Latest news – Application for up to 250 dwellings West of Gold Lane, Biddenham – 18/00140/MAO Major Outline Application

At the Bedford Borough Council  meeting held on 29 October 2018 the Planning Committee resolved to Refuse Permission in respect of the above proposal. The Committee took into consideration your representations when reaching its decision. For a full explanation of the reasoning behind the decision and how your comments were taken into account (assuming these concerned planning merits) you are advised to read the Officers report in full which includes any resulting conditions that may have been imposed. Click here for further details

The Loop archive online

Starting with the February 2018 edition, copies of The Loop are to be posted on the Biddenham Parish Council website three months after their publication date. For example, the September edition will be posted at the beginning of December.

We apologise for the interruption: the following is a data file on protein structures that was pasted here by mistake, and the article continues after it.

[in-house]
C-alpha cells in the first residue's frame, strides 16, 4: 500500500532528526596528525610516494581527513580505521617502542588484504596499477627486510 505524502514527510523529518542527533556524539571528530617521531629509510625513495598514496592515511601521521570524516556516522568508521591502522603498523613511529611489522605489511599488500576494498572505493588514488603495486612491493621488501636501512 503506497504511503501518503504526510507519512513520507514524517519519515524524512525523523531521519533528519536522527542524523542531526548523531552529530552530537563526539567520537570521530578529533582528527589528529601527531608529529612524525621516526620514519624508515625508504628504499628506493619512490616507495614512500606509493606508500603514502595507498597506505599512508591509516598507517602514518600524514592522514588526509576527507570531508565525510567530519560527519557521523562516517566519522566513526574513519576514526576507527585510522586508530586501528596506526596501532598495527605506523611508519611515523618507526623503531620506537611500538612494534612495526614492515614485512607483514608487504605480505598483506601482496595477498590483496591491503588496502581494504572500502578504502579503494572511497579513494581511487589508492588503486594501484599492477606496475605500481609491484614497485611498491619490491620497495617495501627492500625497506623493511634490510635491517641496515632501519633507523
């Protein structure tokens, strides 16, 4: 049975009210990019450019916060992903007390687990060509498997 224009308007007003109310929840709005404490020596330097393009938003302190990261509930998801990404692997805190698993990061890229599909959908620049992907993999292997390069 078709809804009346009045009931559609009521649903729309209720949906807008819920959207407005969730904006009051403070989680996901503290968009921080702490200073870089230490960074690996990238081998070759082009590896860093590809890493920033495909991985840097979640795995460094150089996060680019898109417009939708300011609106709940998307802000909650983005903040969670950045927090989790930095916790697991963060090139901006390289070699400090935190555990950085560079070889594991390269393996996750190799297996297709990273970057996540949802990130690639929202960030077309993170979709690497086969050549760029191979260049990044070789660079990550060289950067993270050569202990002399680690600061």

So, if you want to look back at events in the parish over the last year and have mislaid your copy of The Loop, you can now access the February to July/August 2018 editions by clicking this link .

Should you wish to look further back, there are bound copies of the parish magazine since 1966 which are held by the editor.  Email. or call 349849 if you would like to see them.  Alternatively, copies of the magazines are also held in Bedfordshire Archives.

Halloween in Biddenham

For many, especially those taking part, it’s a great, fun activity, but for others, who may not welcome numerous callers to their door, it can be a very unnerving and stressful time.

If you are planning to go trick or treating, please follow these simple guidelines.

  • Adults should ALWAYS accompany young children – NEVER let youngsters go trick or treating on their own !
  • Only go to houses where there are Halloween items on display such as pumpkins.
  • NEVER accept an invitation to go inside a strangers home
  • Always keep to well lit areas; wear bright clothing, carry a torch and remember road safety
  • Unless pre-arranged, DO NOT visit elderly members of your community
  • Be careful not to frighten vulnerable people
  • Keep any tricks within the law.